06/09/2013 by Chris Green
I recently had lunch with an old friend who is also the pastor of a large (in UK terms) church – 600 members, grown pretty much from scratch. I was hungry for my Thai curry, but hungrier to learn.
As we mulled over various things, he sketched out some of the basic maps he uses to plot the ministry structure of the church, and how he fits into a large church with a large staff.
One of them was a basic, four-square grid. You’ll need a couple of definitions so you can make sense of the diagram.
Accountability means being held accountable to the vision, values and culture of the church. What you’re doing expresses the church’s DNA.
Control means being tightly managed by someone. There’s little room for error or individuality, because details matter.
So there are roughly four options:
- High control + Low accountability
- High control + High accountability
- Low control + Low accountability
- Low control + High accountability
As my friend talked on, two conclusions became clear.
First, pastors seem to have an innate tendency to put everything in that top right hand box. If we are being kind to ourselves, it’s because we’re dealing with the gospel, everything connects to the gospel, and therefore everything matters. The alternative would be to allow in a false gospel, which would would wreck everything.
That all being true, I think there’s still a difference between saying ‘We need to watch ourselves doctrinally’, and saying, ‘I am the only person I trust to do that.’ Really? You trust everyone else that little? And you trust yourself that much? Perhaps we should ask some hard questions about just how highly we value ourselves.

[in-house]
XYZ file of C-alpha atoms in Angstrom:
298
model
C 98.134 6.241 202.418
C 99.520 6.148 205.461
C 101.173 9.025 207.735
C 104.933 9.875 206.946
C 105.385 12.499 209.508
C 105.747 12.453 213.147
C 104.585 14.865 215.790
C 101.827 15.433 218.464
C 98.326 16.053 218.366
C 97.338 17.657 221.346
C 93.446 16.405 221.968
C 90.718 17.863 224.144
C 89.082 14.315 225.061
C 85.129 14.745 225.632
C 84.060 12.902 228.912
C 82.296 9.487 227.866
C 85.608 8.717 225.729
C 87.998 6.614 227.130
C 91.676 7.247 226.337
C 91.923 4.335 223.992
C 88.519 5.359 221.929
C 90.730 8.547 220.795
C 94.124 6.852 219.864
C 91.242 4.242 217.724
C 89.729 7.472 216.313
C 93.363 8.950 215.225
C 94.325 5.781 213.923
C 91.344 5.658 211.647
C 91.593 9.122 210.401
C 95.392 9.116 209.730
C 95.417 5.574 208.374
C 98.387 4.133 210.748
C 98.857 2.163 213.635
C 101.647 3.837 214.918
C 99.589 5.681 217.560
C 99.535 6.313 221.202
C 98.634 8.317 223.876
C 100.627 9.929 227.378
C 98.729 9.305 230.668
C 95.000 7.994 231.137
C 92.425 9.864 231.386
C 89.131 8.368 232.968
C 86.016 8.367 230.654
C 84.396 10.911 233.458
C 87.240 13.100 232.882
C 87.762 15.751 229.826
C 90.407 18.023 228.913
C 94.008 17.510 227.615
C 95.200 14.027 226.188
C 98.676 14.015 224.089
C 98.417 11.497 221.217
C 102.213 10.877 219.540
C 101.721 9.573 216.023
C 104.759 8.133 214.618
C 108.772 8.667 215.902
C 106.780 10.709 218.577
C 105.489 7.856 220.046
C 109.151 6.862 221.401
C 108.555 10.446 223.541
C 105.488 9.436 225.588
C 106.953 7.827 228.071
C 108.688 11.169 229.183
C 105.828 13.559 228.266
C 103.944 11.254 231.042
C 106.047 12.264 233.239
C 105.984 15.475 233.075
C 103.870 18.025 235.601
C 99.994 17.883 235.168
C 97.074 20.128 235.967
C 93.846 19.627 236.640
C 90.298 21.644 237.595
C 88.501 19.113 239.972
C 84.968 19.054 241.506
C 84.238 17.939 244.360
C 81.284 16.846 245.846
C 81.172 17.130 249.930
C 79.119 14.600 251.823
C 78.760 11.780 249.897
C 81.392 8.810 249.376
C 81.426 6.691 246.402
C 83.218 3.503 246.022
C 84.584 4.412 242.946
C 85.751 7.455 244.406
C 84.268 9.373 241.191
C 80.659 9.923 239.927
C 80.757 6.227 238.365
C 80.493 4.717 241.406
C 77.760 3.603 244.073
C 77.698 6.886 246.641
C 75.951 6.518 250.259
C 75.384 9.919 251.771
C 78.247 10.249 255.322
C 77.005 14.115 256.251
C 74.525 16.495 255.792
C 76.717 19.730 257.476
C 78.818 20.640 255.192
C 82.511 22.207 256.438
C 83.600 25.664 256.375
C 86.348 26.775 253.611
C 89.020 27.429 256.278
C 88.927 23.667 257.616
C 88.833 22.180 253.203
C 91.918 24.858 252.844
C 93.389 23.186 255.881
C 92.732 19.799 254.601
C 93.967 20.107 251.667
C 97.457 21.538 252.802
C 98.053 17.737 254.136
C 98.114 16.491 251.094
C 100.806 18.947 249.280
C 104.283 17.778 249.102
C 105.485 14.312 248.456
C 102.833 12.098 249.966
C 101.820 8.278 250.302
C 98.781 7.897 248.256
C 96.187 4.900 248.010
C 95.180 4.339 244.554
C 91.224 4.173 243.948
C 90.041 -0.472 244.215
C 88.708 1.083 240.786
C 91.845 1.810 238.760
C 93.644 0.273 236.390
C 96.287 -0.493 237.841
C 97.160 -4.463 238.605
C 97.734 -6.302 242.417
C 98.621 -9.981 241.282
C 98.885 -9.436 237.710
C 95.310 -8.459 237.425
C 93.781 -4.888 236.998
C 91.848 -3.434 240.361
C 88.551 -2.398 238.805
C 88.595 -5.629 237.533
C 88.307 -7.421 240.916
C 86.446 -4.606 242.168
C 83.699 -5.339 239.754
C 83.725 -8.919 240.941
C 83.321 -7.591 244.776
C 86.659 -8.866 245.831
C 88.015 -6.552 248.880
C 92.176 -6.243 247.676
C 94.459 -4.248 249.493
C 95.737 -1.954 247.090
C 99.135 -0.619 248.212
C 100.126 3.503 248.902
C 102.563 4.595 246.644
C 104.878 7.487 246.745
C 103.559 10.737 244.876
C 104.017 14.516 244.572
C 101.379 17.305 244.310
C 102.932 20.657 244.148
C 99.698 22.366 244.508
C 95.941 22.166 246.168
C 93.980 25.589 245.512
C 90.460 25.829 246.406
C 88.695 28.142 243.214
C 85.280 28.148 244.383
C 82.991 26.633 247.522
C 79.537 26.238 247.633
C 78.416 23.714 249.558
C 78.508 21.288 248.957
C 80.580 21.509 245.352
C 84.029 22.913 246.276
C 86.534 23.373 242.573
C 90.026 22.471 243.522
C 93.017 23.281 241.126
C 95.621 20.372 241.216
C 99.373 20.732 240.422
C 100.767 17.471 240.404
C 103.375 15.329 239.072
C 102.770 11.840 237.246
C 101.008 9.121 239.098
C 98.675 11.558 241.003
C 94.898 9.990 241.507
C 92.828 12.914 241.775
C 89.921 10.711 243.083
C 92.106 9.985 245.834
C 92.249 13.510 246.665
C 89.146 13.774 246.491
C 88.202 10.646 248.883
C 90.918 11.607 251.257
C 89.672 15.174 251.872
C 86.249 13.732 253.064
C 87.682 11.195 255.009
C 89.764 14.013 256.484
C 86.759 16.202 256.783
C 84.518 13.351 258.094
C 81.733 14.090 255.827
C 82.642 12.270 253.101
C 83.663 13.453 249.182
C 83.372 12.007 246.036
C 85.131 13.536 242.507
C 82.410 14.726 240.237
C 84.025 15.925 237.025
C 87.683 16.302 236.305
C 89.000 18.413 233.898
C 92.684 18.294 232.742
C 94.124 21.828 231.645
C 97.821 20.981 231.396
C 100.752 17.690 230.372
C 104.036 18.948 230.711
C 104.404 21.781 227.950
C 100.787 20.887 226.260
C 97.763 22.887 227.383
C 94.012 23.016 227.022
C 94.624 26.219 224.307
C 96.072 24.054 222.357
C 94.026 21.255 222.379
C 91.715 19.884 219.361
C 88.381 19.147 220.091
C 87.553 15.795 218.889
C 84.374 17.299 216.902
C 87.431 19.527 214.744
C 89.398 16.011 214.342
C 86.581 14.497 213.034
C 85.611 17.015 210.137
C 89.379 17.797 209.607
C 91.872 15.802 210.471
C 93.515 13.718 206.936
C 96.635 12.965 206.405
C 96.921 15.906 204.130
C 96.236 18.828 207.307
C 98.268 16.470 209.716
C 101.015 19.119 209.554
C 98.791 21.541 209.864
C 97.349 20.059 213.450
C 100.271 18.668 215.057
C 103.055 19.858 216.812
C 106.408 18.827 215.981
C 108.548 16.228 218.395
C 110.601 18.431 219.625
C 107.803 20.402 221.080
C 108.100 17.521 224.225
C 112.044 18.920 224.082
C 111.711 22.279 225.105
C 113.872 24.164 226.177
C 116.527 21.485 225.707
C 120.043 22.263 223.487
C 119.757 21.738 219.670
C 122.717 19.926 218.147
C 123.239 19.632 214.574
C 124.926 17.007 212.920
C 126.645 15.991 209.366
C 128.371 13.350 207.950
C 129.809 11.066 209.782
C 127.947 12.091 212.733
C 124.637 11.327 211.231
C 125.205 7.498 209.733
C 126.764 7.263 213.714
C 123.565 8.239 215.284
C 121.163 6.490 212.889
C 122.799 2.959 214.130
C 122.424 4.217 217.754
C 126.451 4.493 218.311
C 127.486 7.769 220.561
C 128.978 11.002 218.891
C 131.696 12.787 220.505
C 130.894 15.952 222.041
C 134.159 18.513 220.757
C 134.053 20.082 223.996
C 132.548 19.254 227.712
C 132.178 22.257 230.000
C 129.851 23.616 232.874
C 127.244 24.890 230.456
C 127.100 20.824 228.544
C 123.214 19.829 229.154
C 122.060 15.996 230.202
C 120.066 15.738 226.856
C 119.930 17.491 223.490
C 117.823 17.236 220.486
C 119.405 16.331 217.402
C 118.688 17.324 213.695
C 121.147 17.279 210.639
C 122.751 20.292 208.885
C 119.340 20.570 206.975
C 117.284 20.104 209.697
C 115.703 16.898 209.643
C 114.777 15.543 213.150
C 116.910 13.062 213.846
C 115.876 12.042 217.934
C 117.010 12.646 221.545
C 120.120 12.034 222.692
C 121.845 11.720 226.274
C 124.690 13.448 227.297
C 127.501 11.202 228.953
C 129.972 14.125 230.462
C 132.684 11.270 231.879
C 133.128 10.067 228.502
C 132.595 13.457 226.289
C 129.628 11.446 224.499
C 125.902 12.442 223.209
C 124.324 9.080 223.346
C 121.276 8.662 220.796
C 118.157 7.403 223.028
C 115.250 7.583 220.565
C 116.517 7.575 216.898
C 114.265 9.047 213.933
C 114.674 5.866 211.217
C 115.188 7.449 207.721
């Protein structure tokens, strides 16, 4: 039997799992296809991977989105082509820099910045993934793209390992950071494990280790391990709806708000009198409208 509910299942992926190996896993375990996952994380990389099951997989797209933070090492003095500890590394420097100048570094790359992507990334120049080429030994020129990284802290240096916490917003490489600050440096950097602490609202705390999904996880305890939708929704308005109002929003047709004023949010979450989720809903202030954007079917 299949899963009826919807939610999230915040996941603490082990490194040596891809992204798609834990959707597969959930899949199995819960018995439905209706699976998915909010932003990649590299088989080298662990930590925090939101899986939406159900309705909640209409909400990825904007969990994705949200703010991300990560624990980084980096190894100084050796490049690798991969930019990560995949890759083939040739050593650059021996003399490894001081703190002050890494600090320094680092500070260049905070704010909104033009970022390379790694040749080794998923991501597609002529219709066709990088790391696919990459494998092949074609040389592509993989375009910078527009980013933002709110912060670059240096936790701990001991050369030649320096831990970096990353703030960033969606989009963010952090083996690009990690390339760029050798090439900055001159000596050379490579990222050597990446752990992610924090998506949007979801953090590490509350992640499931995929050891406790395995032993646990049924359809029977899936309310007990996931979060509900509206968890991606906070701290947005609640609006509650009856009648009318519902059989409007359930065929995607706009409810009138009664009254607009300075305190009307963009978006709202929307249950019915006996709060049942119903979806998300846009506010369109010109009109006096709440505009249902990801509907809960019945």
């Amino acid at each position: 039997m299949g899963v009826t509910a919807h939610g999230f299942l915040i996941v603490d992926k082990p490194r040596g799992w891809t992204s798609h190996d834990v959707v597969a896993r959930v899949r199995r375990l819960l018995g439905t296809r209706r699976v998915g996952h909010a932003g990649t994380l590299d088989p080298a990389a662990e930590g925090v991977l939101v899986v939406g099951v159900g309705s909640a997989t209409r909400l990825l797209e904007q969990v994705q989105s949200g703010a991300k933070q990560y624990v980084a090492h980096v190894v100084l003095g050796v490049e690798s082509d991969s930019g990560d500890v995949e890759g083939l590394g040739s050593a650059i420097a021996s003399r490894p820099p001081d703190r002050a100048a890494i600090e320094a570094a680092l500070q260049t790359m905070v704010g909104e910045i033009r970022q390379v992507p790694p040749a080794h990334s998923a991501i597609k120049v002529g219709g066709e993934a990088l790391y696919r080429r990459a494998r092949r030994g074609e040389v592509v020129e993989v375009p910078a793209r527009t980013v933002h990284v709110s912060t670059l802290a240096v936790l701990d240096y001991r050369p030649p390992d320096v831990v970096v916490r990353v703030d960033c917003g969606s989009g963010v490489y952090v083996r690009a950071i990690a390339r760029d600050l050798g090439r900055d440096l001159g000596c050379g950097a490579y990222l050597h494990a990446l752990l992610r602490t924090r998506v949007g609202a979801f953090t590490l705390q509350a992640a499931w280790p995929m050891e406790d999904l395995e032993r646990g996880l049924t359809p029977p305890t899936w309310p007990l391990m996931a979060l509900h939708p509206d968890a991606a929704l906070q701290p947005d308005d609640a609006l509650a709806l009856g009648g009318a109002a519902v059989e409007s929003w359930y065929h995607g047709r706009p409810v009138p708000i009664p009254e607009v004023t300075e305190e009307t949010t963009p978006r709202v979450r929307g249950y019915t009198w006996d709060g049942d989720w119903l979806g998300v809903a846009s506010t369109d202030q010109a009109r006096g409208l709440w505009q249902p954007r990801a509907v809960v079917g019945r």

Second, – and this was a real shock – my friend insisted that the small groups in his church go in the top left box: there is low control but high accountability. They have a huge amount of freedom over what they study (although there are resources provided centrally if they need them), but they are tightly accountable over their attitude to studying the Bible together. Why they learn together is much more important than what they learn together.
He insists this isn’t abdicating, because he has rebuked and disciplined at least one group for their patterns and conclusions which violated the church’s values.
So the exercise from his diagram is a double challenge.
First, sketch out those four squares and see where most things in your church tend to fall. Is the right-hand ‘controlled’ side the diagram over-populated? Is that top-right square over populated? Do you have anything at all in the top left square? And what absolutely must remain highly accountable and highly controlled?
And second, what do you you think of my friend’s determination to keep the small groups highly accountable but loosely controlled?
As usual, pile in with your comments below.